Spirit Airlines Flight Returns To Minneapolis For Emergency Landing After Fear Of Fire
Photo Credit: Spirit Airlines

Photo Credit: Spirit Airlines

Spirit Airlines Flight Returns To Minneapolis For Emergency Landing After Fear Of Fire

Minneapolis , United States , news , spirit airlines
Parker Diakite
Parker Diakite Nov 16, 2021

It was a scary moment for people on a Spirit Airlines flight after the pilot returned to Minneapolis for an emergency landing after fearing fire.

According to local news outlet KSTP, the Spirit aircraft took off at 7:29 p.m. on Nov. 14 from Minneapolis St. Paul International Airport and was scheduled to land in Orlando around 10:32 p.m. Shortly after takeoff, the plan quickly returned to the Twin Cities because the pilot believed there was a fire. The pilot began to return at 7:37 p.m., tracking logs show. 

A statement from the Federal Aviation Administration reads:

“Spirit Airlines Flight 135 returned to Minneapolis−Saint Paul International Airport and landed safely around 7:50 p.m. local time Sunday after the crew reported a possible engine fire shortly after takeoff.

The Airbus A320, which had been en route to Orlando, taxied to the terminal. No injuries were reported. The FAA will investigate.” 

A preliminary investigation revealed that the pilot’s concerns were caused by a detection light, which typically indicates an engine fire.

A video posted to social media purportedly shows the aircraft landing on the runway.


The flight eventually departed with no issues at 10.55 p.m. local time and arrived in Orlando at 2.35 a.m. ET, according to FlightAware.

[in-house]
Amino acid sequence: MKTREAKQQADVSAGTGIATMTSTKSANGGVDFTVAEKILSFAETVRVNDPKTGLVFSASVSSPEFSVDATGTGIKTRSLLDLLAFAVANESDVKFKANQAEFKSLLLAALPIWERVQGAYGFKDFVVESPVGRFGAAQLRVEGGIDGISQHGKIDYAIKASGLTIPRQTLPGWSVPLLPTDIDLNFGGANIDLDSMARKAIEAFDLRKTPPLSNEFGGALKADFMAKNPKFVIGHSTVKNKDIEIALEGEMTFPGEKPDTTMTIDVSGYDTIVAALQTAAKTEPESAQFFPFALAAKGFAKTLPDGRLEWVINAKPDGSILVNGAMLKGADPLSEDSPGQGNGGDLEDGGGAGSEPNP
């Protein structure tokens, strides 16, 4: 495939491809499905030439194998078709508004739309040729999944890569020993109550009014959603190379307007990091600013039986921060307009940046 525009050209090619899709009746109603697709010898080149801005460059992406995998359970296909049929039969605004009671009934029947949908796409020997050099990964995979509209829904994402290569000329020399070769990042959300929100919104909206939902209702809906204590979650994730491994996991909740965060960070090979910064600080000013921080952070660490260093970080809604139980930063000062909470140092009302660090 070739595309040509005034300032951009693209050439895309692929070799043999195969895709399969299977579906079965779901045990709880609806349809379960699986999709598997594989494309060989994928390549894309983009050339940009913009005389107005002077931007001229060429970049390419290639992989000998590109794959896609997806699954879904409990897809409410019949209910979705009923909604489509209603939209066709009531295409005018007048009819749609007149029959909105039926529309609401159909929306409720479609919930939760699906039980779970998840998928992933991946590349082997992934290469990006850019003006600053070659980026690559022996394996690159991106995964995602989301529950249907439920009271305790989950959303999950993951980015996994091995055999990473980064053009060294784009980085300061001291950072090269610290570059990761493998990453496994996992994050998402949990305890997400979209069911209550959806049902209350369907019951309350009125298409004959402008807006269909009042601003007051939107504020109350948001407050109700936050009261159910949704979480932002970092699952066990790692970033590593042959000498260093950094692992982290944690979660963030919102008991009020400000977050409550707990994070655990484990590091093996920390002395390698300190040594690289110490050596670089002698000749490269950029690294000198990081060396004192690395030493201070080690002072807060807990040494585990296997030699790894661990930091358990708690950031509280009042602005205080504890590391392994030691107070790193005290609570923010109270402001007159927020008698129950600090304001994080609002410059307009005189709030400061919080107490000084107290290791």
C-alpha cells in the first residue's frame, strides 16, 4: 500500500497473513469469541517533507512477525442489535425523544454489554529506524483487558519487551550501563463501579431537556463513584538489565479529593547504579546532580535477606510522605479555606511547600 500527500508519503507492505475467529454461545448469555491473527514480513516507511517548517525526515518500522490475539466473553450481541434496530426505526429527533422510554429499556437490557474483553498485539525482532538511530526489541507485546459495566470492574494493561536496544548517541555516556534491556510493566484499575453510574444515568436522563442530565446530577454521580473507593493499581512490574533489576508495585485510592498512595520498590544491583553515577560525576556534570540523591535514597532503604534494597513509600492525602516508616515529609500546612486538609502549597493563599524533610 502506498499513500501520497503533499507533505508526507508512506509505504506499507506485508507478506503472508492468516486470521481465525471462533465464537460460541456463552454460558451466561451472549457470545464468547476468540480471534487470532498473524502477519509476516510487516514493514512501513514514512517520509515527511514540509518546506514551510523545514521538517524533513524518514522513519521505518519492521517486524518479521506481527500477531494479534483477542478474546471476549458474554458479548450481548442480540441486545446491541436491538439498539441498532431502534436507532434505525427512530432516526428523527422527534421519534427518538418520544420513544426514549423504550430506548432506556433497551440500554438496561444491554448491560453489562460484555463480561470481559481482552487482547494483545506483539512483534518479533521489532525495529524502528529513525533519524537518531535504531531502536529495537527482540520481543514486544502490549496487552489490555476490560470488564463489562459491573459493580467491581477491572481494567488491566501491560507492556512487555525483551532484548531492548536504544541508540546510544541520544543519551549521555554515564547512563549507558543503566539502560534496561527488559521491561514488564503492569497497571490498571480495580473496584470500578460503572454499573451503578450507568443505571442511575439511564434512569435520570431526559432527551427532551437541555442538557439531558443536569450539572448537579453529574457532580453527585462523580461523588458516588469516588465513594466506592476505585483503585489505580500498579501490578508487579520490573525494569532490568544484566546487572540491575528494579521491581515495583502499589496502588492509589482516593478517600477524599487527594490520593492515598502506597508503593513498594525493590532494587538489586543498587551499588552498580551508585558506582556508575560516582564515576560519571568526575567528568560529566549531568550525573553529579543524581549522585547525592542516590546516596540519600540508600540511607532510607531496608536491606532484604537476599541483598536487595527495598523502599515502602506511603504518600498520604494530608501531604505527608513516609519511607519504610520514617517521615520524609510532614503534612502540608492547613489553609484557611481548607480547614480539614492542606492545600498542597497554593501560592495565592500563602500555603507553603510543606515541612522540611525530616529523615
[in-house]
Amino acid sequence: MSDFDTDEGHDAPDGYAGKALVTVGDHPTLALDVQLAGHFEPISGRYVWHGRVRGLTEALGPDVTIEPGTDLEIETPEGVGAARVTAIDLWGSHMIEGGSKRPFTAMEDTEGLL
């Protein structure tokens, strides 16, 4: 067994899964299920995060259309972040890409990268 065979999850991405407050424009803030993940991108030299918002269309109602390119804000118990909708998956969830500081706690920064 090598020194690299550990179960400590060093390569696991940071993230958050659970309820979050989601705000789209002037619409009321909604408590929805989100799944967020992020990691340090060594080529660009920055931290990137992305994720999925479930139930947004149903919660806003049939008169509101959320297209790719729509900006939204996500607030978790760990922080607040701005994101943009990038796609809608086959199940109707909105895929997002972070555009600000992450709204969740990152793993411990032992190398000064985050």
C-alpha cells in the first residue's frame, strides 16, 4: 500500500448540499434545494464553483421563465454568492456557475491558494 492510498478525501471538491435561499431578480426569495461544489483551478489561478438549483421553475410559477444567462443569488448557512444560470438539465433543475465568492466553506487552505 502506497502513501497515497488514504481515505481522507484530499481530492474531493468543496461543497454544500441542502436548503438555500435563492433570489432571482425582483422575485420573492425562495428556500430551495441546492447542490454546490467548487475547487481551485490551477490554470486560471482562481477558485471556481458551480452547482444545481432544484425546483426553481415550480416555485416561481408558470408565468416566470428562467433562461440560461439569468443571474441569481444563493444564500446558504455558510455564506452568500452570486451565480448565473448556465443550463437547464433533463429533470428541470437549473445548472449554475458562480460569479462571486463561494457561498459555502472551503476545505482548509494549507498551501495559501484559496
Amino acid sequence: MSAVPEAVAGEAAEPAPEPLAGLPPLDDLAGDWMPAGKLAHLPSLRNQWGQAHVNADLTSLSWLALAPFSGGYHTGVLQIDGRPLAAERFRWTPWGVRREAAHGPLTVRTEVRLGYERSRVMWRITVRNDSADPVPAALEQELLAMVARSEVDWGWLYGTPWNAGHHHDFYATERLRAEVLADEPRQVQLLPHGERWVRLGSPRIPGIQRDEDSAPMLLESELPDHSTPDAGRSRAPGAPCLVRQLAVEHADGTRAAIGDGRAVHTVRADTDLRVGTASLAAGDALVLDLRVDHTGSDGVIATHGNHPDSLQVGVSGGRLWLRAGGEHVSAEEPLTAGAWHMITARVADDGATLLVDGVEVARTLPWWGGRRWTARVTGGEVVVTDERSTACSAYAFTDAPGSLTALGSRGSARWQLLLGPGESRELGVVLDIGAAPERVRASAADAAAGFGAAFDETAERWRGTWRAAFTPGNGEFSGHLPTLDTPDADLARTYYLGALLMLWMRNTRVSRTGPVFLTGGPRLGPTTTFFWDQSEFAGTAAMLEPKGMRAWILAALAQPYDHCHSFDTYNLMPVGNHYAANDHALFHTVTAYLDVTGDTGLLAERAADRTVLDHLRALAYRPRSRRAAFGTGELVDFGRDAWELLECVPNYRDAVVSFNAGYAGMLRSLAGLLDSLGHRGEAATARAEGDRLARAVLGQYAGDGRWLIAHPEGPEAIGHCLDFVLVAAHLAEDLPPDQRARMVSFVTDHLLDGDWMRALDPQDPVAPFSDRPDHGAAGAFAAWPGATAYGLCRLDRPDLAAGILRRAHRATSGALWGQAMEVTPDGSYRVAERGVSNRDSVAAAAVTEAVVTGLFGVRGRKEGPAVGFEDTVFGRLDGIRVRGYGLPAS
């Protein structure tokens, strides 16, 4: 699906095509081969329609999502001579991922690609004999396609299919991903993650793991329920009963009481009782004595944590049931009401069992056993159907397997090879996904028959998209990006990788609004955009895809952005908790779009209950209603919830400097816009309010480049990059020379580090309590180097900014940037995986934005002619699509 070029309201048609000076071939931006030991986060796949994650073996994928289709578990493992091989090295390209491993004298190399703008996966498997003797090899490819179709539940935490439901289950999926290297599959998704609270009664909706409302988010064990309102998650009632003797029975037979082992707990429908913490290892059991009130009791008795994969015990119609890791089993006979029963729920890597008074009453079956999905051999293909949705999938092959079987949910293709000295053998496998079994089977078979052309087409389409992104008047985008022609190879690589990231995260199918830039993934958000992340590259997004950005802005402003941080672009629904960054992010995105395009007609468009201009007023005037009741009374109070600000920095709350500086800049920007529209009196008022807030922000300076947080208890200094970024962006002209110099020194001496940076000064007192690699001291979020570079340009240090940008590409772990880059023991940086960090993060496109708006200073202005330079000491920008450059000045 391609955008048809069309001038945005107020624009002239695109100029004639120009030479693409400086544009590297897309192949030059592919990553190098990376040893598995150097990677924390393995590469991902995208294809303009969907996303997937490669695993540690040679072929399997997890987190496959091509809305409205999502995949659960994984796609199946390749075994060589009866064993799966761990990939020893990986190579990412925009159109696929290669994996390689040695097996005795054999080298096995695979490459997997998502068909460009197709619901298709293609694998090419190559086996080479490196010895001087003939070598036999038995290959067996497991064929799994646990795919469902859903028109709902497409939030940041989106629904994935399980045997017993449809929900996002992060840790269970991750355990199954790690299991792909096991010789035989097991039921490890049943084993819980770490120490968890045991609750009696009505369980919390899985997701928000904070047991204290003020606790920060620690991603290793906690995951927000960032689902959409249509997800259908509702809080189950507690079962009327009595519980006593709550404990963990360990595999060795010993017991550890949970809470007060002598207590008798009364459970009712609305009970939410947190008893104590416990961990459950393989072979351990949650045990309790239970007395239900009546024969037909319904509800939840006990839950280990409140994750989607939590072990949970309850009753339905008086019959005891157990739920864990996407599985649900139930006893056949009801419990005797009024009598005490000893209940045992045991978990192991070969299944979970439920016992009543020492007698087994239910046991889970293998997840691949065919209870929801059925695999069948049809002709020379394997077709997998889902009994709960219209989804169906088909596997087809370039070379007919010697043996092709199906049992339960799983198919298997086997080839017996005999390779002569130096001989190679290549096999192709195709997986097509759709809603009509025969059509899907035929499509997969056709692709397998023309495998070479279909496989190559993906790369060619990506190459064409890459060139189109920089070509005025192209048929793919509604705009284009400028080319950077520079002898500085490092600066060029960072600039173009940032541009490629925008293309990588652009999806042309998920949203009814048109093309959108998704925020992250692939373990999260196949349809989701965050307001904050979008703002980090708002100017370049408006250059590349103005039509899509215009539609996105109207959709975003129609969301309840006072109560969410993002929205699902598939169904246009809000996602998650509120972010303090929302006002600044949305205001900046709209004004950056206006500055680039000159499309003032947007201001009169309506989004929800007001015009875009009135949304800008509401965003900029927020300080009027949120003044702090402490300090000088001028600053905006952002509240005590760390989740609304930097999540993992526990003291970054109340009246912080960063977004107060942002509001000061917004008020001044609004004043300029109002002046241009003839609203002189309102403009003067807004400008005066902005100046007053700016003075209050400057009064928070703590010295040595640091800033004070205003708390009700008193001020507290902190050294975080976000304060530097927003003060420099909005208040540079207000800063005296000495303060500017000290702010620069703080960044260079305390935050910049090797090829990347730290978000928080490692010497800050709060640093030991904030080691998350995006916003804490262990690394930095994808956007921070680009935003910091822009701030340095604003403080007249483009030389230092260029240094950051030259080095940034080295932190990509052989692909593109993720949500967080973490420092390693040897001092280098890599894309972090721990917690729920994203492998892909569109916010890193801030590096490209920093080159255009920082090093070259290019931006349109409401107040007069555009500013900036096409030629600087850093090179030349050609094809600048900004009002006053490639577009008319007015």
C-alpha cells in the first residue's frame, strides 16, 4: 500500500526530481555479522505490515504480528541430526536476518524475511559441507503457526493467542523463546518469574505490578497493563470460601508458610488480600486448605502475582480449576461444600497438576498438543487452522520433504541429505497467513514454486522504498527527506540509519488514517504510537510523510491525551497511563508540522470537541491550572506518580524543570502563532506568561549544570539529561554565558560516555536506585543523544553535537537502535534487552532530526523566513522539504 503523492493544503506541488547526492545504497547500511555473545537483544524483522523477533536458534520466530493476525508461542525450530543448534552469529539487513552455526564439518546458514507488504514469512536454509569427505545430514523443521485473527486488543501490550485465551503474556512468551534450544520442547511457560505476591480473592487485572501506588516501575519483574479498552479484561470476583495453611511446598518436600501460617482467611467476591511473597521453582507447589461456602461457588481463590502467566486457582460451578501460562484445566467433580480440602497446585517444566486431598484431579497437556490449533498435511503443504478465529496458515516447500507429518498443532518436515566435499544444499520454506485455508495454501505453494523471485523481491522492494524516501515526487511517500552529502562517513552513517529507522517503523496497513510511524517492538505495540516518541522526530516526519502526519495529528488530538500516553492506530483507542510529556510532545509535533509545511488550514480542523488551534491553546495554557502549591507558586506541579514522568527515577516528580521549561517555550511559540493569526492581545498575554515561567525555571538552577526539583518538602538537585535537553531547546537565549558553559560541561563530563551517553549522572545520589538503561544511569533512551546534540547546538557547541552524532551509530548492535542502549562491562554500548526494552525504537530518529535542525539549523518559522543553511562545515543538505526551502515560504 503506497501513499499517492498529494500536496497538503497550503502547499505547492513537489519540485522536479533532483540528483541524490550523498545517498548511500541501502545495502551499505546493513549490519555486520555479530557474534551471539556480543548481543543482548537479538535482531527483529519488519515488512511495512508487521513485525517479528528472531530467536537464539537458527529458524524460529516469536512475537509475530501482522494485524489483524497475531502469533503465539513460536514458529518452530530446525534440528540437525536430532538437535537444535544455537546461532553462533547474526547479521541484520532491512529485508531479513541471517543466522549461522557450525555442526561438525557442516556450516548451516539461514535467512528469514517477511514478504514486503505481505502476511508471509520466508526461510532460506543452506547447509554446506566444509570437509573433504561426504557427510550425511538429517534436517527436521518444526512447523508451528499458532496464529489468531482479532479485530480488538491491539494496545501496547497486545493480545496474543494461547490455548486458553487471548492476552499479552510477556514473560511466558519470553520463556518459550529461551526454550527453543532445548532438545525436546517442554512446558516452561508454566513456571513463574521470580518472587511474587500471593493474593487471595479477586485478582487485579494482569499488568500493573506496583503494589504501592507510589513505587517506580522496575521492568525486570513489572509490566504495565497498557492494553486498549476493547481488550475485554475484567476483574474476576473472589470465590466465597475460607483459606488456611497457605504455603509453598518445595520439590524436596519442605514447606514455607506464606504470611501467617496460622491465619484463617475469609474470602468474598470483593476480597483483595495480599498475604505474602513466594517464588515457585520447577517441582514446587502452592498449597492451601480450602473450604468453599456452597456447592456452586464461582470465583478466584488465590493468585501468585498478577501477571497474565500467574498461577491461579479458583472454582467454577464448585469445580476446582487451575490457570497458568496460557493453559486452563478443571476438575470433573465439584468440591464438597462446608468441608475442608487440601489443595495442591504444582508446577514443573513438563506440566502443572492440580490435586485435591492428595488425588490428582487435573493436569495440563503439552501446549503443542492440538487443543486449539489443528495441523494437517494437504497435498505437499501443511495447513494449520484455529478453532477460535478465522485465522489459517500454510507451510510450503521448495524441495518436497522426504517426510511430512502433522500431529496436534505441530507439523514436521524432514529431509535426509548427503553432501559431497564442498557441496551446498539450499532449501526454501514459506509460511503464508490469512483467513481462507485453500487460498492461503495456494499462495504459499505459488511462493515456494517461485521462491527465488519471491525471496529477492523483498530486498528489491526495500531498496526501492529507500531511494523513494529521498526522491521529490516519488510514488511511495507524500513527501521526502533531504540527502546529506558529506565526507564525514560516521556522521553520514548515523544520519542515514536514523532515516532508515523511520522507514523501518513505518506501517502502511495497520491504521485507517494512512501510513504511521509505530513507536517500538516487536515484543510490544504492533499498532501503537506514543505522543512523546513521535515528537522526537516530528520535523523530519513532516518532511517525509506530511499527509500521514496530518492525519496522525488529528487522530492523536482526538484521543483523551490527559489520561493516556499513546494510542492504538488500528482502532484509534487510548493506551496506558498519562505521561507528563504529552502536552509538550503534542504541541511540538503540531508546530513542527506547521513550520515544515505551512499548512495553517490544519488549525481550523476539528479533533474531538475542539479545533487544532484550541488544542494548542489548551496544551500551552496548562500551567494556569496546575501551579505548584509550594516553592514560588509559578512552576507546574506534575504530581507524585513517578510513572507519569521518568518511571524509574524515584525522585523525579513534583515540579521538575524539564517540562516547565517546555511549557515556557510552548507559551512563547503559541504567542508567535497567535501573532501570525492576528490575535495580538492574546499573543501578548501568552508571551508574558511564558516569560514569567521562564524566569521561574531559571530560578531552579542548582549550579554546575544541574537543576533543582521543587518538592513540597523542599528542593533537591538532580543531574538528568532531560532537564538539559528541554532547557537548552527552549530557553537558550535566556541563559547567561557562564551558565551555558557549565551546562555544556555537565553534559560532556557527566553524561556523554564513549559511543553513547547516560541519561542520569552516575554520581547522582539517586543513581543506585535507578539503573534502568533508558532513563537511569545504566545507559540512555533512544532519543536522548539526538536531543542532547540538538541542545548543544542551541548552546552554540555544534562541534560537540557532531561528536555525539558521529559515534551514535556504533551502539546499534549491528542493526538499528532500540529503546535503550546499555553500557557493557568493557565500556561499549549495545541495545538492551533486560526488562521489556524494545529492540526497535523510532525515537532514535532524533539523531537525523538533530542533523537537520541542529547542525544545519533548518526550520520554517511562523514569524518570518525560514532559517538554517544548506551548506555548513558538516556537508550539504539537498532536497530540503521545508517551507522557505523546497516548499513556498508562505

Engine failure is not an especially common occurrence, but it does happen.

“Because airplane engines are so rigorously tested, engine fires are very rare,” says Saj Ahmad, chief analyst at StrategicAero Research, told Telegraph.

But when it does happen, pilots are extensively trained on what to do.

“Many pilots go through their entire career without a single-engine failure, even though we train for it,” Bob Meder, chairman of the National Association of Flight Instructors, explained to Wired. “In general, you do your memory items first for the airplane you’re flying. You’ve got an engine fire, you secure the engine and stop the flow fuel to the engine.”

The most recent incident of an engine fire was February 2021 when a United Airlines flight en route to Hawaii was forced to return to Denver International Airport after it suffered an engine failure shortly after takeoff.

Ronny & Flo

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